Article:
Root Canal Needed


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Inflamed tooth root calls for a root canal

Has this ever happened to you too?

After a long day at the office, you take a little breather in a pub to relax with one or two beers. One nice cold one after the other, accompanied by a Gulaschtopf – a pillar of good old traditional Austrian cuisine – makes the night feel much better already! “Hm, wait. My upper right corner tooth feels a little weird. Wonder if that’s because of the cold-hot combination of the beer with the Gulasch?” I thought to myself. But since the pain faded away quite quickly, I soon forgot about it. On the very next morning, I did however receive the probably overdue wake-up call – in the form of a bump in the gum line above that very same corner tooth that had felt a little sensitive just the night before. “Well, maybe it’ll disappear and get better by itself.” I hoped at first but since the bump only grew and started hurting over the following few days, I decided that it was time to go see a dentist.

What is a root canal procedure?

After a detailed and careful examination, my dentist delivered his final diagnosis: an inflamed tooth root. “Don’t worry – we’ll fix this with a standard root canal procedure.” he said. Teeth that have been significantly damaged by decay can oftentimes only be saved via a special procedure called “root canal”. This procedure is usually quite lengthy (and potentially painful) and encompasses the following steps:

* Removal of the decayed/infected dental pulp
* Cleaning of the tooth root canals
* Filling of the clean tooth root canals to prevent reinfection by bacteria
* Sealing of the treated tooth with a crown

Though a tooth dies after undergoing a root canal procedure, it can still serve its purpose for many years afterwards. The average long-term success rate of root canal procedures lies at roughly 65%. “Alright then – as long as the chance for success is above 0%, let’s give it a go!” I joked nervously.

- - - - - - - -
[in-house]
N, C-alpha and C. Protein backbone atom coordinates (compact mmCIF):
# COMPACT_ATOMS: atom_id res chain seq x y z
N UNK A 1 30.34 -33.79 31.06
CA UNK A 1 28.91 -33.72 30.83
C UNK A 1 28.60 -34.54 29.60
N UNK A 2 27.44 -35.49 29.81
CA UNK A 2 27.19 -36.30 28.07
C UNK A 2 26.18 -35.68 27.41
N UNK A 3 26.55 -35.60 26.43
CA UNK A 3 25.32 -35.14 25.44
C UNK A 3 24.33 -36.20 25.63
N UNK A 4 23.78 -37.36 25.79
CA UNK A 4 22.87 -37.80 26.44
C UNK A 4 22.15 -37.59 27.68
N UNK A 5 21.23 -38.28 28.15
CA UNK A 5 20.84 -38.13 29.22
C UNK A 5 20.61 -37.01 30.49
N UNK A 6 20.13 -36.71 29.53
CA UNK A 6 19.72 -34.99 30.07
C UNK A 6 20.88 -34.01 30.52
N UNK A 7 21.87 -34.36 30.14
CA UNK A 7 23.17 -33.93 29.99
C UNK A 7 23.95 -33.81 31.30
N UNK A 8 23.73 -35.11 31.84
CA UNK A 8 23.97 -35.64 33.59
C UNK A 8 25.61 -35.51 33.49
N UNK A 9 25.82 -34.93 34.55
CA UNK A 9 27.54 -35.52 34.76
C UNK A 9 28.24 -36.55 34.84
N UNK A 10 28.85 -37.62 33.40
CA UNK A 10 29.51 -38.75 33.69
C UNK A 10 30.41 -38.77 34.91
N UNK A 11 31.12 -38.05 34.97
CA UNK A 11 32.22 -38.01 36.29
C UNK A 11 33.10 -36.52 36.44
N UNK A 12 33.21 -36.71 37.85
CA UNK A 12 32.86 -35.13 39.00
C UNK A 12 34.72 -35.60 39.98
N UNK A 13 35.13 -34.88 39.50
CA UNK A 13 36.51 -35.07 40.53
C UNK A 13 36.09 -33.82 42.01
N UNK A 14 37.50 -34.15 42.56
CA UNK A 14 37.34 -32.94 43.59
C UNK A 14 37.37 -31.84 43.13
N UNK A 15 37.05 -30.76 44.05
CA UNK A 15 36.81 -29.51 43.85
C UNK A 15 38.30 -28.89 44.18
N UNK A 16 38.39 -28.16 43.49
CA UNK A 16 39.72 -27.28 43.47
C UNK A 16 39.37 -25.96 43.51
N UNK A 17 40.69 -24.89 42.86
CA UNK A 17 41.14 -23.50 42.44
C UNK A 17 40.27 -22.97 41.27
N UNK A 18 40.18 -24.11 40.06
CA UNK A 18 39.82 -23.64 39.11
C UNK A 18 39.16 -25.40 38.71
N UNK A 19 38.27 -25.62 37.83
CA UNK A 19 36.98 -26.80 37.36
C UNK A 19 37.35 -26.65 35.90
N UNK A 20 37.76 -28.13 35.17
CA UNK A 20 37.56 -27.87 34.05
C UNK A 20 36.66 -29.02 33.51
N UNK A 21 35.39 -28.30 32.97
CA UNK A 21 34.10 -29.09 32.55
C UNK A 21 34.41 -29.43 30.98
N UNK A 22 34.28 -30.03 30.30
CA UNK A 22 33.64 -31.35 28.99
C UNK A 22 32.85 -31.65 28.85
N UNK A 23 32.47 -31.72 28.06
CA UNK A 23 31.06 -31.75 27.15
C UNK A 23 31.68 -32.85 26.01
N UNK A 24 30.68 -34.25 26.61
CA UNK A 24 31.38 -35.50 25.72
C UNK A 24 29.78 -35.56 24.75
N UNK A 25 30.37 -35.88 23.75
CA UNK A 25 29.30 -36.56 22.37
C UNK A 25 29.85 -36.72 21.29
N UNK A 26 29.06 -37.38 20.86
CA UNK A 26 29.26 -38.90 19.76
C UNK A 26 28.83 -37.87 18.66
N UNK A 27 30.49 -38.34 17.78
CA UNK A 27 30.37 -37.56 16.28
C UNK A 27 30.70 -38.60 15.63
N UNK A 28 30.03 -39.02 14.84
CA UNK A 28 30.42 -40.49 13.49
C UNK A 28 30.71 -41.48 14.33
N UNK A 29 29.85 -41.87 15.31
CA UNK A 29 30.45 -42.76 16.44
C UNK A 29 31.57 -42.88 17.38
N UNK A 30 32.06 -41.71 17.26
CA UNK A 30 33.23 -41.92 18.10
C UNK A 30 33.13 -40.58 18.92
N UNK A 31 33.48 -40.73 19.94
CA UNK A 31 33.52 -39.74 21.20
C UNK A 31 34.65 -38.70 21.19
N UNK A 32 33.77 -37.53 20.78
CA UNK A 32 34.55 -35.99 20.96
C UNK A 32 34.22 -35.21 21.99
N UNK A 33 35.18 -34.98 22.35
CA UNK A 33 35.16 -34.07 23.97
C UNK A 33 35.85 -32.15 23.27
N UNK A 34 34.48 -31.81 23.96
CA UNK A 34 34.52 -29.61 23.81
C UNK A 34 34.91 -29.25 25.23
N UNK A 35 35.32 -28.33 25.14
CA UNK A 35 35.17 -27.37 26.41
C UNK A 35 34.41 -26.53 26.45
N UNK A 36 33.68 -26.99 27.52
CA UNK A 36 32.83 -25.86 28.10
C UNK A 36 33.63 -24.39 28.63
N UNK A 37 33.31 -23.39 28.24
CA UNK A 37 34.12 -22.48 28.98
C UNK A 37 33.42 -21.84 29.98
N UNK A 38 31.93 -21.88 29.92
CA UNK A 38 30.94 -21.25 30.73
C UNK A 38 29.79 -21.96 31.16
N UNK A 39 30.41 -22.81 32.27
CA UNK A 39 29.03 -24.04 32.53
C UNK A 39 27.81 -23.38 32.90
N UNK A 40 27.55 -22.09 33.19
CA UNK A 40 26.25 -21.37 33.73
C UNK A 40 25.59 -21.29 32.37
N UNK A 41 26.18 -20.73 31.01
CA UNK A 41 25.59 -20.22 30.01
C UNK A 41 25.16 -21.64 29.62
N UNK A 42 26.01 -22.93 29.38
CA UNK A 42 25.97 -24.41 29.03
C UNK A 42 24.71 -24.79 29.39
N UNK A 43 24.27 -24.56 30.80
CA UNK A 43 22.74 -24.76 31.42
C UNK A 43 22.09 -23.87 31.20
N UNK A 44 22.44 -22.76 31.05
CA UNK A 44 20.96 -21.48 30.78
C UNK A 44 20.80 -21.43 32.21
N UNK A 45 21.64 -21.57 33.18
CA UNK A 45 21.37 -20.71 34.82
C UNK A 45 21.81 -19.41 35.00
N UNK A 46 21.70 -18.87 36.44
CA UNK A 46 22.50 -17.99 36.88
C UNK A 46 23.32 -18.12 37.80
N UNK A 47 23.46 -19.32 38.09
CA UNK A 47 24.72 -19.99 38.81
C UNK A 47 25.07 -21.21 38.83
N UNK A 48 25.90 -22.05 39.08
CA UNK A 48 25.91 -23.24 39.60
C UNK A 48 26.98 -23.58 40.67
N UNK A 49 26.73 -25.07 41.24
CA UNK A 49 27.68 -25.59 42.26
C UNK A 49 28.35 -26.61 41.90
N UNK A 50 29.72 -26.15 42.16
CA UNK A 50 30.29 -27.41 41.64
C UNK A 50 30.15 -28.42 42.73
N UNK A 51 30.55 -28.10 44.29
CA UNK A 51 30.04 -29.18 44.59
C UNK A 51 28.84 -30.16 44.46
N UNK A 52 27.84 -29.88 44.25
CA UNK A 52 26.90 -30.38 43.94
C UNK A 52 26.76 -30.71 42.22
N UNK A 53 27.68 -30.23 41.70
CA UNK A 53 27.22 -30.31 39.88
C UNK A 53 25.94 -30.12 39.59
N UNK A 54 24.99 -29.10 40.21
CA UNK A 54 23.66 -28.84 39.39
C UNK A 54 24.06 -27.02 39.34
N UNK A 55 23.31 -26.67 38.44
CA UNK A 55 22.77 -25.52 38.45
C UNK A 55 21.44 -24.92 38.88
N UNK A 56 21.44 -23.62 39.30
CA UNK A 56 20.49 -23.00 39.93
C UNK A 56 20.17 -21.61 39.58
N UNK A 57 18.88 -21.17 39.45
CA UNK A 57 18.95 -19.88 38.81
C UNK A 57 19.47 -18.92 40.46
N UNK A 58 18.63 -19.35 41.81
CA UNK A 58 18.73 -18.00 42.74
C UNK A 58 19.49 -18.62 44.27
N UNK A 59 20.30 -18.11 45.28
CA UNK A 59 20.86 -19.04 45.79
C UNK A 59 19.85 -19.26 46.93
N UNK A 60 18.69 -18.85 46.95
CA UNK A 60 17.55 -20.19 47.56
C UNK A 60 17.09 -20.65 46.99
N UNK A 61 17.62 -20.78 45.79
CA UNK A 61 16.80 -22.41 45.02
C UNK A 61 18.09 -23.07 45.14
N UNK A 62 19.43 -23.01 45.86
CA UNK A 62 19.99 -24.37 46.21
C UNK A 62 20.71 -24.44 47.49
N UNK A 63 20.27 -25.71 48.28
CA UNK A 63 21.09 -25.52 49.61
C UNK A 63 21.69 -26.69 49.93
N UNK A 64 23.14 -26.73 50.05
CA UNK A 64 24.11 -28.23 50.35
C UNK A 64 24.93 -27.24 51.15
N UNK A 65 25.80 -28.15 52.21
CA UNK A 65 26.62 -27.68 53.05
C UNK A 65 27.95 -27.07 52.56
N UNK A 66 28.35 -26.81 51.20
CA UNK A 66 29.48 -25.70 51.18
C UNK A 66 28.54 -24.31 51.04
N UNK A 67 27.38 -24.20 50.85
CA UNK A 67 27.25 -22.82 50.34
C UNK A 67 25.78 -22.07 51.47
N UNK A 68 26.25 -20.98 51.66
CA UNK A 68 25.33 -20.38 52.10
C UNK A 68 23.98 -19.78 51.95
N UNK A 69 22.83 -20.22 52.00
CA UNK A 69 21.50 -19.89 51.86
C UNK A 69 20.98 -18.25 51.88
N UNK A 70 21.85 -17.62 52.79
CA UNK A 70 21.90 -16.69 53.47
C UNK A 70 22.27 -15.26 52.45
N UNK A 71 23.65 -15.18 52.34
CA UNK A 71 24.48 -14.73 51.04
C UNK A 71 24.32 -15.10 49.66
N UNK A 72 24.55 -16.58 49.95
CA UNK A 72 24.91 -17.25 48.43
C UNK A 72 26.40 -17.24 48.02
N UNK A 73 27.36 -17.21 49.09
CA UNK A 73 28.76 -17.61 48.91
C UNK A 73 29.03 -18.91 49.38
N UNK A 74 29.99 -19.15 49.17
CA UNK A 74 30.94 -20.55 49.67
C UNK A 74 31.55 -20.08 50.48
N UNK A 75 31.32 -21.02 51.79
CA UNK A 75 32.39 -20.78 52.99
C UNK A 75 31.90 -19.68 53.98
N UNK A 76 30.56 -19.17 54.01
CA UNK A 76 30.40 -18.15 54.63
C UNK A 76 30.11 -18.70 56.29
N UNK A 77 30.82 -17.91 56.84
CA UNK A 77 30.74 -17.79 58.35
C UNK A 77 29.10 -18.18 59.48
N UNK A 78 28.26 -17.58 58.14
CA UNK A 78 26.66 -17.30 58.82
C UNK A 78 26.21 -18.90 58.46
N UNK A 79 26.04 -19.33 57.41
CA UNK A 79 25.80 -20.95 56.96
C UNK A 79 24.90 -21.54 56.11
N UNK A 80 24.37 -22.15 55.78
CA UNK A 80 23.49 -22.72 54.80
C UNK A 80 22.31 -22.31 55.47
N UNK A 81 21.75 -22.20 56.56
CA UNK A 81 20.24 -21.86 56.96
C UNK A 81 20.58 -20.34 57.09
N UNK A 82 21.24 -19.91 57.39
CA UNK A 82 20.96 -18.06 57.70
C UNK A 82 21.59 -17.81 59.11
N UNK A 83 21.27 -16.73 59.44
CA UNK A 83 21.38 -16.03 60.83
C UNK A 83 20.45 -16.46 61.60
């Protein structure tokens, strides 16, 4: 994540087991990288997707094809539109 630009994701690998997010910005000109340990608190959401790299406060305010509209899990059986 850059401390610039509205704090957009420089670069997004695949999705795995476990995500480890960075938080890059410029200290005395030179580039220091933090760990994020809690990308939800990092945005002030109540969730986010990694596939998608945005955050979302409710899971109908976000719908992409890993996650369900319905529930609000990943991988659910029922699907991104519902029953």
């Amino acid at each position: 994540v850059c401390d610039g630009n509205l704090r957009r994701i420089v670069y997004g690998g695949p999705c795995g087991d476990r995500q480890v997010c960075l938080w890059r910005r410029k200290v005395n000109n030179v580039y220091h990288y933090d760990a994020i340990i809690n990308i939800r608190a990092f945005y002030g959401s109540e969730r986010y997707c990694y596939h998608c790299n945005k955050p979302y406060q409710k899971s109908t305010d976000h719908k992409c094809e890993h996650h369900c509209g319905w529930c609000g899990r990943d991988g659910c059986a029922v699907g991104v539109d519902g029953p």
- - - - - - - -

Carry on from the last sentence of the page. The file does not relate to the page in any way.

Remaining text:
Do I need a root canal?

Besides tooth ache, a swollen cheek is often one of the main symptoms of an inflamed tooth root which is usually caused by bacteria that eat their way into the inside of the tooth and then attack the tooth root directly. The result of this is a painful and ulcerous abscess that manifests itself as a bump in the gum line above the diseased tooth and that is usually visible to the naked eye.

Root canal procedures may also become necessary after intense dental work such as tooth replacements to proactively prevent potential tooth root inflammations.


How much does a root canal cost?
In general, dental health insurance policies in Austria cover root canal procedures. However, patients do have to factor in out-of-pocket costs for the use of a microscope as well as for additional services such as the electronic length measurement of the tooth root or special disinfection methods.      

In addition, the costs of a root canal procedure vary depending on what type of tooth is treated:

* Single-channel incisors and posterior  teeth: € 500 - 750
* Dual-channel posterior teeth: € 750 - 1000
* Corner teeth: € 1,000 – 1,500


After roughly 70 minutes and an almost painless procedure, my corner tooth was finally clean and abscess-free again and only a few weeks later, my dentist sealed it up with a new pearly-white crown. “Nice – I can hardly see the difference between the crown and my other teeth. All’s well that ends well!”



If you have similar stories to tell, feel free to share them with our community.

We’d love to hear from you.

All the Best & see you soon, Ace!





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